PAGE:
| By J. Robert Parks |
The Kyoto Protocol was adopted 25 years ago this week, on December 11, 1997, as part of the United Nations Framework Convention on Climate Change (UNFCCC). It was a system of regulations and requirements that 154 countries agreed to follow in order to reduce the global emissions of greenhouse gases to 5 percent below where they had been in 1990. As the reality of climate change has become clearer since then, the 1997 adoption of the Kyoto Protocol can be seen as a pivotal moment in the world’s efforts to combat climate change. Gale In Context: World History has a number of resources for librarians and teachers to help students understand climate change, the Kyoto Protocol, and follow-up conferences such as the Paris Climate Conference of 2015.
Although climate change might seem like a relatively recent phenomenon, scientific hypotheses about the effects of carbon dioxide date from the nineteenth century, and efforts to control greenhouse gases began more than 50 years ago. The first Earth Summit was held in 1972, and another was scheduled to be held 10 years later, but it was scuttled by the Cold War. When the second Earth Summit occurred in 1992, in Rio de Janeiro, Brazil, world leaders realized that the presence of greenhouse gases in the atmosphere was starting to have a dramatic impact on the world’s weather. The result of the 1992 summit was the formation of the UNFCCC, a pledge to roll back greenhouse gases, and concrete steps as to how to accomplish that.
Meetings among experts and leaders continued for the next five years. At one meeting, known as the Conference of Parties II, a declaration was made that science had provided compelling evidence that climate change was occurring because of human activities. That placed a greater urgency on the next meeting, which was held in Kyoto, Japan, from December 1 to 11, 1997.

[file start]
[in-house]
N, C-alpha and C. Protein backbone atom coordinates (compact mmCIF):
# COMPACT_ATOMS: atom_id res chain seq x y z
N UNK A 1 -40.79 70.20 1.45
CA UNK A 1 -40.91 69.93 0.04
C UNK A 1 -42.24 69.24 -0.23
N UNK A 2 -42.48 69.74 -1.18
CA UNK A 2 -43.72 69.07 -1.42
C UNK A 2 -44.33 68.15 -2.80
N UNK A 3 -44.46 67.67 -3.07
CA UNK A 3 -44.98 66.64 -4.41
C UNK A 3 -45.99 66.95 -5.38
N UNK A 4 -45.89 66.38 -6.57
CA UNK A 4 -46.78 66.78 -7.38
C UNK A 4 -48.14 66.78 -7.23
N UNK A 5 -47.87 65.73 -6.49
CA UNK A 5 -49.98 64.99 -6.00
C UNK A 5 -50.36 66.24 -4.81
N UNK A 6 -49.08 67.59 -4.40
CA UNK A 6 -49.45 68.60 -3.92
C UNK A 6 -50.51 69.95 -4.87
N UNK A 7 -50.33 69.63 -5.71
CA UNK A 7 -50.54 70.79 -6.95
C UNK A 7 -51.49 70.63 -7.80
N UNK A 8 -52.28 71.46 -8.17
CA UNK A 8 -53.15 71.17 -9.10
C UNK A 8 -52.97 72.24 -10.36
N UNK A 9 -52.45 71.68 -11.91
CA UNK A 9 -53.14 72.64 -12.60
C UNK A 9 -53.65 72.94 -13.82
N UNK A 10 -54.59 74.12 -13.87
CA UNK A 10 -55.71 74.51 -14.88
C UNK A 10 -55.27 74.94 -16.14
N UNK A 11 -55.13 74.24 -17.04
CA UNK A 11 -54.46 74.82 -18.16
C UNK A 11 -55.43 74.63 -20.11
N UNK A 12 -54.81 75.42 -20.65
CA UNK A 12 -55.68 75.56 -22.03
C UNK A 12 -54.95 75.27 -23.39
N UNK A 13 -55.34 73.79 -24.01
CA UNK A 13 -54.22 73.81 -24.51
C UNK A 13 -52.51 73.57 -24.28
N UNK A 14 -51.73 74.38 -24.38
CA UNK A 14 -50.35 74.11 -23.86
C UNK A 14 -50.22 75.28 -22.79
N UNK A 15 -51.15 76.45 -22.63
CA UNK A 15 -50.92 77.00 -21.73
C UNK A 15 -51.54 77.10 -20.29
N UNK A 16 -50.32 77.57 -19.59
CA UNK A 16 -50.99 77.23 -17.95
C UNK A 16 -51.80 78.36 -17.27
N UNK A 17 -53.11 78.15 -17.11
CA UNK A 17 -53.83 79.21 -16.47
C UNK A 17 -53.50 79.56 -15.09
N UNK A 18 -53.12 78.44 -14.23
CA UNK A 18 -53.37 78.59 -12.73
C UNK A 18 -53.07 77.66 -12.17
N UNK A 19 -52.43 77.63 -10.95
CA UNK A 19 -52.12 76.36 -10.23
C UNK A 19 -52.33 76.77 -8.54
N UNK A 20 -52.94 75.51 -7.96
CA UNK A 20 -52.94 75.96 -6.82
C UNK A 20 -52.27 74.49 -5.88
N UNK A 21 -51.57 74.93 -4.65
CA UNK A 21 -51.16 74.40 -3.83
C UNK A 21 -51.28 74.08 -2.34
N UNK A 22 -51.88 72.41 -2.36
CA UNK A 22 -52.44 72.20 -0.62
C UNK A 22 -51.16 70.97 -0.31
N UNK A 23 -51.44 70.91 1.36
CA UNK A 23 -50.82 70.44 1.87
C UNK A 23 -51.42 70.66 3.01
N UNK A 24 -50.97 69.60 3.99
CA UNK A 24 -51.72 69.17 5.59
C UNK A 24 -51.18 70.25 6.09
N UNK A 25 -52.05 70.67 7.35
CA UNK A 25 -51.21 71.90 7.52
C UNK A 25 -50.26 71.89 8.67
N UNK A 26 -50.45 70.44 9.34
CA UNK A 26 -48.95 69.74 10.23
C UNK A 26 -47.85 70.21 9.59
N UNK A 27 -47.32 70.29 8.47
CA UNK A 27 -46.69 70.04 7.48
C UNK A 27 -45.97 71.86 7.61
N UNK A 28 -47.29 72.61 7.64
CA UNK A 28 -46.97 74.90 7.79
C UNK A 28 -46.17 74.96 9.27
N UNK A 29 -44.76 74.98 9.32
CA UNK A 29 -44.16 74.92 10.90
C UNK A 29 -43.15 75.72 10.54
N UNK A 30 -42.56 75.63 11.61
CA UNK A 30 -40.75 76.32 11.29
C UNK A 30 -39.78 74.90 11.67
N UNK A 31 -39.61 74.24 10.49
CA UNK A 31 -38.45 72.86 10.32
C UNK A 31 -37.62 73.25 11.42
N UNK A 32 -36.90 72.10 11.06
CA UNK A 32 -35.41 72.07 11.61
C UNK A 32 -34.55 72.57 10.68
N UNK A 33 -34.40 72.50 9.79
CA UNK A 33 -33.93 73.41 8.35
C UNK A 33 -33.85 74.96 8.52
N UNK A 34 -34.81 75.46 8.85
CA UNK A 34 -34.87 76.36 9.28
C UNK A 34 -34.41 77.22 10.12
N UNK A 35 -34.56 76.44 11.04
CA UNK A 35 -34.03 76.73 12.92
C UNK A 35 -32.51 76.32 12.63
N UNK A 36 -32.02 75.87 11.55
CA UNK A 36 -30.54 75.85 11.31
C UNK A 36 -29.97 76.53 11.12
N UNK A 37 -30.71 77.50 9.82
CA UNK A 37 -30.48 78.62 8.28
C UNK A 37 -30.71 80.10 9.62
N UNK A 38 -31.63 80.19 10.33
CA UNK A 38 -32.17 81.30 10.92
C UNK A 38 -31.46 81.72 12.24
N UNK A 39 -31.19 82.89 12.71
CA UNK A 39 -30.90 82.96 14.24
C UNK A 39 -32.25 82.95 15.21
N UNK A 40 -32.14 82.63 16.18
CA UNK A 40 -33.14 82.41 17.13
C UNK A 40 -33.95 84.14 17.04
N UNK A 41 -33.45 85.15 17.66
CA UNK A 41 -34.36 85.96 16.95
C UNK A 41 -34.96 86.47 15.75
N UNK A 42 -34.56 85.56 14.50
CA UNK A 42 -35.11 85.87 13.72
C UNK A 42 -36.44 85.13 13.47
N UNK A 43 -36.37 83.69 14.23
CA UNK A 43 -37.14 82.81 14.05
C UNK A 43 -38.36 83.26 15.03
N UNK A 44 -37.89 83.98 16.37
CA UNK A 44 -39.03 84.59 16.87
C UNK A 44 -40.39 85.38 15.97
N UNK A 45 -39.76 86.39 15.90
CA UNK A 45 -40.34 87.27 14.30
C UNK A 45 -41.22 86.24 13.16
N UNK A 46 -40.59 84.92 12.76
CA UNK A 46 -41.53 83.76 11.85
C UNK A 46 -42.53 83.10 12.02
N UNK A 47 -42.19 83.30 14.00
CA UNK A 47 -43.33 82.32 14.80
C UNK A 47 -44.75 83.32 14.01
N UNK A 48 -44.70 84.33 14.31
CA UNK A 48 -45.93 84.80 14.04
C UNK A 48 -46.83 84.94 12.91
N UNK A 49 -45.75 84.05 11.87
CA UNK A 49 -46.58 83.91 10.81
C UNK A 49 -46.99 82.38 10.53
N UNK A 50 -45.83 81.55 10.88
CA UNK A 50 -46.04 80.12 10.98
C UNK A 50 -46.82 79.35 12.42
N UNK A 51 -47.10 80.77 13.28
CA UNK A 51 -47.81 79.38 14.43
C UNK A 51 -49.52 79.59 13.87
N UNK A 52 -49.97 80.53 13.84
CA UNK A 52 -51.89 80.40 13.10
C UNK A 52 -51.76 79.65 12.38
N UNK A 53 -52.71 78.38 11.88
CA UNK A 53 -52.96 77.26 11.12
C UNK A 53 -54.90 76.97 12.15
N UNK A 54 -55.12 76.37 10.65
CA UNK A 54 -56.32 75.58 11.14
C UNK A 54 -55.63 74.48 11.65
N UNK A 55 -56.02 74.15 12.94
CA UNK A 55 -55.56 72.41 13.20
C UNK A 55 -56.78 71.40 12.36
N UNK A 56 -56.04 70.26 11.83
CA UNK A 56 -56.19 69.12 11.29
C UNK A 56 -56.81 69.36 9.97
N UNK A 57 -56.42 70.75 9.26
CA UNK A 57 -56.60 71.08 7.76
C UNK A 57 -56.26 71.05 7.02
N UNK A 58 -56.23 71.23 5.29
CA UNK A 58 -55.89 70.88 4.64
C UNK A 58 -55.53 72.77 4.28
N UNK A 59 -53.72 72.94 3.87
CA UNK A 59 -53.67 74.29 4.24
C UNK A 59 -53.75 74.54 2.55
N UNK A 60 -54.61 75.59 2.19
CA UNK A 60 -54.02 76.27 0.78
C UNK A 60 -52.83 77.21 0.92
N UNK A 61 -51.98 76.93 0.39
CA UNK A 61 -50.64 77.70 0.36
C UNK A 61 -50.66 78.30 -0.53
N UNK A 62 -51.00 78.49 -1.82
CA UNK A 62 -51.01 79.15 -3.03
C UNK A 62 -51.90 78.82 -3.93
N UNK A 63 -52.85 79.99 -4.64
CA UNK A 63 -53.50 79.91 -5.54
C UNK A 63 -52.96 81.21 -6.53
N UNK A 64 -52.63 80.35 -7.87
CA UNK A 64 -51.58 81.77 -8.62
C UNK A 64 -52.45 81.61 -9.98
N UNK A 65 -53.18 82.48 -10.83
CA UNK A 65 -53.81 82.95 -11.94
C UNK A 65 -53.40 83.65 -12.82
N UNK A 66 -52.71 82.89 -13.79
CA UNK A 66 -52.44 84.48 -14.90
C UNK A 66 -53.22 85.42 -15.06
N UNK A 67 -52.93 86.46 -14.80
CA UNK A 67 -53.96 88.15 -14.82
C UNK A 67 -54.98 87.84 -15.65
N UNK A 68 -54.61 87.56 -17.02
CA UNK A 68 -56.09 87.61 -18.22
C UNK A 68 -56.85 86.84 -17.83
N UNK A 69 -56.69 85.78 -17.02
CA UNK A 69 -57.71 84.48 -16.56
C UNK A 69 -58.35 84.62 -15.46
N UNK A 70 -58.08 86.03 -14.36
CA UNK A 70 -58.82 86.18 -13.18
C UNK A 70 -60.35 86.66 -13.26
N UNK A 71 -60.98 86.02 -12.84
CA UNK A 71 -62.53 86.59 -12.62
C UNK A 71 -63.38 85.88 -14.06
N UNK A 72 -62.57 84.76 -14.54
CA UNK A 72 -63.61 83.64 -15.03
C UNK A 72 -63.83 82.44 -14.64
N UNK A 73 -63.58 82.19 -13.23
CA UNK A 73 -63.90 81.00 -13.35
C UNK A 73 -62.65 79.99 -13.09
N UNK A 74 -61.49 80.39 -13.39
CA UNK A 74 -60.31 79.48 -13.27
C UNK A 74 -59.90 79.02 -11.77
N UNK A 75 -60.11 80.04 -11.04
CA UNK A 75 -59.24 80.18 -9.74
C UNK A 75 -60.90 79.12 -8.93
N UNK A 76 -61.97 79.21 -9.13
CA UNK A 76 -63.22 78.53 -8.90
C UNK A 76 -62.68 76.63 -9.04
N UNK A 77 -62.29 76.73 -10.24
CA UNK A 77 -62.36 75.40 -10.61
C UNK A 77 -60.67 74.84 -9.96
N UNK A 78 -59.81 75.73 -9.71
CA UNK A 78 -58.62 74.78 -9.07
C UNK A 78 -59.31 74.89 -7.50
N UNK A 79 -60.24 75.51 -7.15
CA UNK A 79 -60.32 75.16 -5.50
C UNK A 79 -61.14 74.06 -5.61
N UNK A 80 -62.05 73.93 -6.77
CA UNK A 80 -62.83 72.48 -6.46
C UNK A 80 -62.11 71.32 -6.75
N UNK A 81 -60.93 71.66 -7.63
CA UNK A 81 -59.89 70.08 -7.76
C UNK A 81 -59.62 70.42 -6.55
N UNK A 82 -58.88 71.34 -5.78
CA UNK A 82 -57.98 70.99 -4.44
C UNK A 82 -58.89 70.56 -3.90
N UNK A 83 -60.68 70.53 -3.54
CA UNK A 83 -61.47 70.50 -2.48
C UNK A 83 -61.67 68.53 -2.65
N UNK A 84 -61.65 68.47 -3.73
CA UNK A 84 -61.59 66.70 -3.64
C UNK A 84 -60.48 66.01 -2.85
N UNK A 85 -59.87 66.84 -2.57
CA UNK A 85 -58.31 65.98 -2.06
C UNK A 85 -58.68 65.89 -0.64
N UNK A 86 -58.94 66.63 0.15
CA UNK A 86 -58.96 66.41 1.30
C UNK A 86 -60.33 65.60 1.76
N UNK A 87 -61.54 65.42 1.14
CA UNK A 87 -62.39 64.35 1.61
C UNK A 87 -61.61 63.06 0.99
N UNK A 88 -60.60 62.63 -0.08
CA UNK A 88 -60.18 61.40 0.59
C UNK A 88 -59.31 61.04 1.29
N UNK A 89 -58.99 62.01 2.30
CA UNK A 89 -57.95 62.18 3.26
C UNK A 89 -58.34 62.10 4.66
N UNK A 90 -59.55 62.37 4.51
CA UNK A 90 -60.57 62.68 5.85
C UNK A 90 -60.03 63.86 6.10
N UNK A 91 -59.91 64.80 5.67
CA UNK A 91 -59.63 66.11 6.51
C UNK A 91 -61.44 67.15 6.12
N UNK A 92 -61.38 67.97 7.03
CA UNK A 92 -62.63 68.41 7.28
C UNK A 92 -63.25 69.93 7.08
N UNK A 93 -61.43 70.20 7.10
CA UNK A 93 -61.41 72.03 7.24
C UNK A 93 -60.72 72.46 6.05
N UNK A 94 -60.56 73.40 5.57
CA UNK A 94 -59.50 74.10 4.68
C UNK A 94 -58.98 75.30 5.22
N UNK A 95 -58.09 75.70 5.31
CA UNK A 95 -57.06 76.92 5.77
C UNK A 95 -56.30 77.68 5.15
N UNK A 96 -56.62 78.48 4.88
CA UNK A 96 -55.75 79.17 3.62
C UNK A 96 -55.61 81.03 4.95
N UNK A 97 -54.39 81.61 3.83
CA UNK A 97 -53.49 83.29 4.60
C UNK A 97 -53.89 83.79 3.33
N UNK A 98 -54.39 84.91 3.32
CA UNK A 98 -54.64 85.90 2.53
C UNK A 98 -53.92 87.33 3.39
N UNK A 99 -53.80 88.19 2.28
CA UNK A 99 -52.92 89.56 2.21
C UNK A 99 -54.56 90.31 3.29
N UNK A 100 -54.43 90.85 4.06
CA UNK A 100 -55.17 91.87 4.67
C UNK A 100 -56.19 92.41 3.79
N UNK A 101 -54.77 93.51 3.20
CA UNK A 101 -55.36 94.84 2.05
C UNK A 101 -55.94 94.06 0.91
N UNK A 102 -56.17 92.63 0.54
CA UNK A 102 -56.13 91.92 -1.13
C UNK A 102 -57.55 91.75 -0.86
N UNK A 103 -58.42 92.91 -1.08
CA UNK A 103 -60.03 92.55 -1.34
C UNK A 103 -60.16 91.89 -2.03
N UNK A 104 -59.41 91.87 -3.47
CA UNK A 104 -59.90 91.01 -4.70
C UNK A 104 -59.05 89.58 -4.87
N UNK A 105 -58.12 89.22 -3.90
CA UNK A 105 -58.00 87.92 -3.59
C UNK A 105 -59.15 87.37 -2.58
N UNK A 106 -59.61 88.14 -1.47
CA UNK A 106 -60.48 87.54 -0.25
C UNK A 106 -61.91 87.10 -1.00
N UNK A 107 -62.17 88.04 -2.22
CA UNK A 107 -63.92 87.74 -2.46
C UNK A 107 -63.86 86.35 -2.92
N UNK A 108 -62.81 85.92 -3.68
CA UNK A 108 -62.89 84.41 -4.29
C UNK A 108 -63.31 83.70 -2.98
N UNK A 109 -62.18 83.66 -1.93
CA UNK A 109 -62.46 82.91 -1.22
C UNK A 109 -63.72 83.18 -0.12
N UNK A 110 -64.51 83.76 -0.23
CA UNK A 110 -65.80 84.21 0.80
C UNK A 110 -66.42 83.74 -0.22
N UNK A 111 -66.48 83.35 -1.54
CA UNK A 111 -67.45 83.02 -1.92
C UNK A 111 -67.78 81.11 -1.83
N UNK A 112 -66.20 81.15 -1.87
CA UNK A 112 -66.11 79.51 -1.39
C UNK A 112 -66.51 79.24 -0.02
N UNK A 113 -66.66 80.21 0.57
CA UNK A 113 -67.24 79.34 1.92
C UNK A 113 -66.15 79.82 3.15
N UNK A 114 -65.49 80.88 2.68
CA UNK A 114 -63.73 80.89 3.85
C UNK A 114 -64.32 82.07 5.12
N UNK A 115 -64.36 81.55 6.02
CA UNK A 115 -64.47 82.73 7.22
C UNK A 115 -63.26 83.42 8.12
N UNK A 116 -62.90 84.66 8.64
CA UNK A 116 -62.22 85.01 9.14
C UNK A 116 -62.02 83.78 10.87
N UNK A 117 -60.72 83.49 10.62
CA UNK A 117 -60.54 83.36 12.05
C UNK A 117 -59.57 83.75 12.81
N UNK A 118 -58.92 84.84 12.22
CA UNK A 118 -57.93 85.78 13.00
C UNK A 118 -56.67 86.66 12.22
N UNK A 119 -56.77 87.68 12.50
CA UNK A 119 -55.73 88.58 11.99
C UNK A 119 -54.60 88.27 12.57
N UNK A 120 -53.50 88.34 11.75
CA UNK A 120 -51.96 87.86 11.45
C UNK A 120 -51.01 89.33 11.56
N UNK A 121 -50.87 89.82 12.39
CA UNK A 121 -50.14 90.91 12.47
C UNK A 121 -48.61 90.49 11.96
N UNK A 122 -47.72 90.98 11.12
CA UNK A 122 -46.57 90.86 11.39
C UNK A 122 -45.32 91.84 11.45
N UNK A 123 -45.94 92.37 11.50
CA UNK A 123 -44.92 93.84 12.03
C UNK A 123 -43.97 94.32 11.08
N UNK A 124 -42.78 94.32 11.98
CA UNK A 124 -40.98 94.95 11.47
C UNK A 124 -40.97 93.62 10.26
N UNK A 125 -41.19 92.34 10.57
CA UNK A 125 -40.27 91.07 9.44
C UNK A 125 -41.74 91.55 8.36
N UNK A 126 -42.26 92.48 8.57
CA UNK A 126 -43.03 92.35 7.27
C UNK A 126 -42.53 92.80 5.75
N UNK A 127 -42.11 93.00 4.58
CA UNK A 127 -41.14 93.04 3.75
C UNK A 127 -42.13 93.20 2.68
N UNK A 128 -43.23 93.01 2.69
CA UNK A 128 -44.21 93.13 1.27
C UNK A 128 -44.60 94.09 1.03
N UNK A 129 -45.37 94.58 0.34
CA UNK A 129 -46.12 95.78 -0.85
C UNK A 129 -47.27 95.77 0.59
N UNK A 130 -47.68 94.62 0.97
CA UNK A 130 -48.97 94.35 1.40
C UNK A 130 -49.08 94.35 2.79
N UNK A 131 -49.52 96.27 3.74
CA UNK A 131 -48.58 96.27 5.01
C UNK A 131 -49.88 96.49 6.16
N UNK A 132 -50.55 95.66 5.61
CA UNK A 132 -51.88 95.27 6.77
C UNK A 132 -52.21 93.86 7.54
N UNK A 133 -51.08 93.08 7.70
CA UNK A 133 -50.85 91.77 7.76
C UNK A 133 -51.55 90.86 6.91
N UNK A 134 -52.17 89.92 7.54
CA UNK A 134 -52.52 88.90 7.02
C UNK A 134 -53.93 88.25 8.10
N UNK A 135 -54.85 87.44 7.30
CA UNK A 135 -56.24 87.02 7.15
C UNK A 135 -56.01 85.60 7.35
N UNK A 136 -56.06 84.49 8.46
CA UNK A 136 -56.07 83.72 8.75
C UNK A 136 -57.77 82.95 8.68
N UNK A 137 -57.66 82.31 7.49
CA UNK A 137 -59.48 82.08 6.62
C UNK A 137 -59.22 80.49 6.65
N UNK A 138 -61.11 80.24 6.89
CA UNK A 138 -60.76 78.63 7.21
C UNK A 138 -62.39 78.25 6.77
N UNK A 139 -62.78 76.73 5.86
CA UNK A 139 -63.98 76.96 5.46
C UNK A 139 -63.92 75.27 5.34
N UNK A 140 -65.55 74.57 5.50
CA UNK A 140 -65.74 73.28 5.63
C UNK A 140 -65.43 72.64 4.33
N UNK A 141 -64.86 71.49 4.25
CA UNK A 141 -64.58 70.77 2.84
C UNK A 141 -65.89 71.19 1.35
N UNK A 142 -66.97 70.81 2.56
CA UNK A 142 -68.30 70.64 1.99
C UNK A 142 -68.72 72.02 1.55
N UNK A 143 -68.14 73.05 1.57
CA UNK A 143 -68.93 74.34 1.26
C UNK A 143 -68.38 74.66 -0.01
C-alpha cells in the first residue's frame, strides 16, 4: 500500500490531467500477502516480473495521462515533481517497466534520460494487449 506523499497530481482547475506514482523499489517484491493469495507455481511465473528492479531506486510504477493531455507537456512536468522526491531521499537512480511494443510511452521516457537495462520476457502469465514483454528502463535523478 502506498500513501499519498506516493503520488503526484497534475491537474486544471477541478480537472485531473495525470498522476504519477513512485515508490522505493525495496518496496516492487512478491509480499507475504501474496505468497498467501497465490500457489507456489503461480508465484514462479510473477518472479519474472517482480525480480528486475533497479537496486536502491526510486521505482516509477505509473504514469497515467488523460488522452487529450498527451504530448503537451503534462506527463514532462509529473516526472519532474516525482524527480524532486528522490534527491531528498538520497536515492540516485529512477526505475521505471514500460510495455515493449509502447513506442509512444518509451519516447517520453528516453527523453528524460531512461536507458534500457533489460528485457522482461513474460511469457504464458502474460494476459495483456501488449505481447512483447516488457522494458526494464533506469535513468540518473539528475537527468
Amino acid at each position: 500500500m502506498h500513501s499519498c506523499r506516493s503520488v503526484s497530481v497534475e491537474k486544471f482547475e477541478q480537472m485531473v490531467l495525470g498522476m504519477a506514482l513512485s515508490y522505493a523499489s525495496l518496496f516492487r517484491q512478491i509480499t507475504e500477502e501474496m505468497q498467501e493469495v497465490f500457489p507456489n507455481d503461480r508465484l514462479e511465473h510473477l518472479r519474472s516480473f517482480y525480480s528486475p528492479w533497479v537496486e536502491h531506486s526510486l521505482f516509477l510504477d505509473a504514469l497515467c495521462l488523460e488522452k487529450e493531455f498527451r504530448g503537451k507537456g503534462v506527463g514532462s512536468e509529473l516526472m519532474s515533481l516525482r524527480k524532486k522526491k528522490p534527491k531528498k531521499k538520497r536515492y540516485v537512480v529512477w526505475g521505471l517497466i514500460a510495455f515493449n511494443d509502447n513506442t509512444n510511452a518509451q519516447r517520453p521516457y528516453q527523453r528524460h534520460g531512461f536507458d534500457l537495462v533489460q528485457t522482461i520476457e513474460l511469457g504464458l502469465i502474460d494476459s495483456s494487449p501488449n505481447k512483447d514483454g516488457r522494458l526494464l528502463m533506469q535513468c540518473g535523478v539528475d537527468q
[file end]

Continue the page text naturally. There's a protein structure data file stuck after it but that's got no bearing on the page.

The Kyoto Protocol was the result of those 11 days of negotiation. It set specific targets for countries to reduce the amount of greenhouse gases they produced. For example, Germany’s target was 25 percent, and the United States’ goal was a 7 percent reduction. The Protocol also established an emissions trading program so that each country could barter with other nations to best reach its target.
Given the challenges of meeting those goals, countries bickered in the ensuing years over whether developing countries should also have to reduce their emissions and whether developed countries had an obligation to assist those developing countries. While this was happening, the impact of climate change on the earth’s temperature and its weather became more noticeable. In 2004, the World Meteorological Organization, part of the United Nations, released a statement detailing how the global climate was changing.
In 2015, the world’s countries came together in Paris to sign a new international treaty that would replace the Kyoto Protocol. There were deep concerns that climate change was advancing at a greater rate and having a more significant impact than scientists had expected when the Kyoto Protocol was signed in 1997. The new treaty was seen by many scientists as the last chance to roll back global warming before its most dangerous effects became permanent, such as the melting of glaciers; the rising of sea levels; and the intensifying of droughts, floods, and hurricanes. In advance of the Paris gathering, countries submitted new emission-reduction plans, and there was widespread agreement that serious action was necessary.
Critics, however, have argued that the Paris Agreement lacks any kind of enforcement mechanism, and some scientists have argued that even its goals of reducing global temperatures will not fully mitigate the effects of climate change. Climate activists such as Greta Thunberg have held protests to pressure countries to fulfill their commitments. After the summer of 2022, in which droughts, flooding, and heat waves were common across the world, the need to combat climate change is becoming more urgent.
About the Author
J. Robert Parks is a former professor and frequent contributor to Gale InContext: U.S. History and Gale In Context: World History who enjoys thinking about how our understanding of history affects and reflects contemporary culture.